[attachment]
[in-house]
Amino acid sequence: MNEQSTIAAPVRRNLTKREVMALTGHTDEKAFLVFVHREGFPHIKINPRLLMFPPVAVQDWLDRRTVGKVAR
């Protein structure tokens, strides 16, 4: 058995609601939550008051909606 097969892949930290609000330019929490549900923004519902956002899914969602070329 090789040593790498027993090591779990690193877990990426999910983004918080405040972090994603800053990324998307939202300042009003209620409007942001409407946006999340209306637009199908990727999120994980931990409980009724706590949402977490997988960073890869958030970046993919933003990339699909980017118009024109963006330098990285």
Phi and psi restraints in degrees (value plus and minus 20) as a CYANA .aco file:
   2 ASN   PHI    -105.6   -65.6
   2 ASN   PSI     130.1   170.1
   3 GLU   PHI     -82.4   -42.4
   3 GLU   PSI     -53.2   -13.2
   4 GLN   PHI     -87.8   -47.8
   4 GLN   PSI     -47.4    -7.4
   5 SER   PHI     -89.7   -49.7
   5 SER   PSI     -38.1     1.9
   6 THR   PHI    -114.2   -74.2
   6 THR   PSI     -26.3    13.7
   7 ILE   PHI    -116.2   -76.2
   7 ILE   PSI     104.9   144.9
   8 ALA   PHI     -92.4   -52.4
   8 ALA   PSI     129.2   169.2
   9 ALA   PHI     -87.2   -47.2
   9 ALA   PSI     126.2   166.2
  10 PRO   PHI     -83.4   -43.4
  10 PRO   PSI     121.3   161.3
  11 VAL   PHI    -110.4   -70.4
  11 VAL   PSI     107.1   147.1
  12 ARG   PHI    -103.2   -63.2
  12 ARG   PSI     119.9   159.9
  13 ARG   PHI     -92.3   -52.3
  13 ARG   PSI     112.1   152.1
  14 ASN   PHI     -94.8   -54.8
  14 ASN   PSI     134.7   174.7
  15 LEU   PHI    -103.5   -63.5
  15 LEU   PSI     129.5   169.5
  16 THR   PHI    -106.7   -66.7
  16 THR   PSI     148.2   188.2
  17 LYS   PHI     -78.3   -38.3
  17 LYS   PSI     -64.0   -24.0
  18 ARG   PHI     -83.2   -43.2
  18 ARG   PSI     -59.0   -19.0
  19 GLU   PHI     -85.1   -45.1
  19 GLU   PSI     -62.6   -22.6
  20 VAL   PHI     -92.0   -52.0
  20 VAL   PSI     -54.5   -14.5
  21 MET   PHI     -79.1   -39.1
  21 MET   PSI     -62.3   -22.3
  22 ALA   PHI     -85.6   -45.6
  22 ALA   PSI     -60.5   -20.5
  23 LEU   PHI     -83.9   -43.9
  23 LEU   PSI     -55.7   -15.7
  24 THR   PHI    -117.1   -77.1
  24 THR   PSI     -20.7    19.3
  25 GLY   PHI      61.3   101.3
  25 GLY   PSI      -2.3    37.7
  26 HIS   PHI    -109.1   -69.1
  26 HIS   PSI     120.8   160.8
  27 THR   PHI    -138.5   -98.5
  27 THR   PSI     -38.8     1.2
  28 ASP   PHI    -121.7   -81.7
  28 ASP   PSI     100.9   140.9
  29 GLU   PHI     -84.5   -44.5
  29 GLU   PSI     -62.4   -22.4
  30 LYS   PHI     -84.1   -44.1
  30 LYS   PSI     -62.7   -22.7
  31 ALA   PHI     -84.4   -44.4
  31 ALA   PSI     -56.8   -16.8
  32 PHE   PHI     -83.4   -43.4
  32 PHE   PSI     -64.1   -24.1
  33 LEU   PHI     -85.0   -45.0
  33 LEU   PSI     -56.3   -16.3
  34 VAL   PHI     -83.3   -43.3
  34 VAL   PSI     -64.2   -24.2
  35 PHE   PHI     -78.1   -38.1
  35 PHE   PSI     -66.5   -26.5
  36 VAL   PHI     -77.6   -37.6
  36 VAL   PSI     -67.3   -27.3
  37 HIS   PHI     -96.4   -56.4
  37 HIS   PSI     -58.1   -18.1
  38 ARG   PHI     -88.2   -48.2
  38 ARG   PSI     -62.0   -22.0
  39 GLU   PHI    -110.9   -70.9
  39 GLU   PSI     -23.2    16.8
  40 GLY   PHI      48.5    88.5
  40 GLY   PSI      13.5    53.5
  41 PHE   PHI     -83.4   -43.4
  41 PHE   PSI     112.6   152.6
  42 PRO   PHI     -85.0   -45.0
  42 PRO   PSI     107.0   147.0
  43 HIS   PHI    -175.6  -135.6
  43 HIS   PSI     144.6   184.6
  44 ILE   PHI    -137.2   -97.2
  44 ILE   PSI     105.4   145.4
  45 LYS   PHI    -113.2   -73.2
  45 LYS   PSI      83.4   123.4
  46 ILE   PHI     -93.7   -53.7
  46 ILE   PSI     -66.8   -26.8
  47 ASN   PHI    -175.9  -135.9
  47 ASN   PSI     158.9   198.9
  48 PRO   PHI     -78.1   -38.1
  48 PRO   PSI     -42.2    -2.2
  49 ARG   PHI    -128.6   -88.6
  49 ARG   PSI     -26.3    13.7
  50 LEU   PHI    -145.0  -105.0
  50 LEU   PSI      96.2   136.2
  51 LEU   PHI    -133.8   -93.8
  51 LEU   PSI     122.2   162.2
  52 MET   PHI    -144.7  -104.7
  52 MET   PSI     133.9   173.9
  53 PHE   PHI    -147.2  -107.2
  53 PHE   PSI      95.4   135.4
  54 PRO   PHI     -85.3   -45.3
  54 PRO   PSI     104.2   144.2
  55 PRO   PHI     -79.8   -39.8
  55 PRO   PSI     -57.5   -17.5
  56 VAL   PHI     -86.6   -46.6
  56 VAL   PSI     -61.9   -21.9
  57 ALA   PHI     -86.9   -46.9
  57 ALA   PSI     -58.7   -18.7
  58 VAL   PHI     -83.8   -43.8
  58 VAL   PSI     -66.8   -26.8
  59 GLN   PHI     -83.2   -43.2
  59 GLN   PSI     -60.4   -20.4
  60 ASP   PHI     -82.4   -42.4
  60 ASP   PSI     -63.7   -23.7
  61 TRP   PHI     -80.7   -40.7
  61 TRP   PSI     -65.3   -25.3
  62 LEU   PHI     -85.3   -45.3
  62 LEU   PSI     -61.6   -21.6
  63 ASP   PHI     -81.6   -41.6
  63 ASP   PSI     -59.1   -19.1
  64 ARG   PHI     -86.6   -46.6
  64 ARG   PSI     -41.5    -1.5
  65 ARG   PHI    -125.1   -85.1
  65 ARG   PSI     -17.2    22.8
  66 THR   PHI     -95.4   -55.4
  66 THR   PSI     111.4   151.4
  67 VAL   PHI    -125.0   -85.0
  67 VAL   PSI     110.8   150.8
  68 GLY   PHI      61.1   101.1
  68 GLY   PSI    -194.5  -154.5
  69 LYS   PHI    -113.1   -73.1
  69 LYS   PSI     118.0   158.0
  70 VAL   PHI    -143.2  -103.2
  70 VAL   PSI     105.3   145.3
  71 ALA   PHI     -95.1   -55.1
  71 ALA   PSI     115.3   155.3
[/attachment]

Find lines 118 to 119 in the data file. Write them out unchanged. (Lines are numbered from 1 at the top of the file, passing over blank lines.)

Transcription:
  58 VAL   PSI     -66.8   -26.8
  59 GLN   PHI     -83.2   -43.2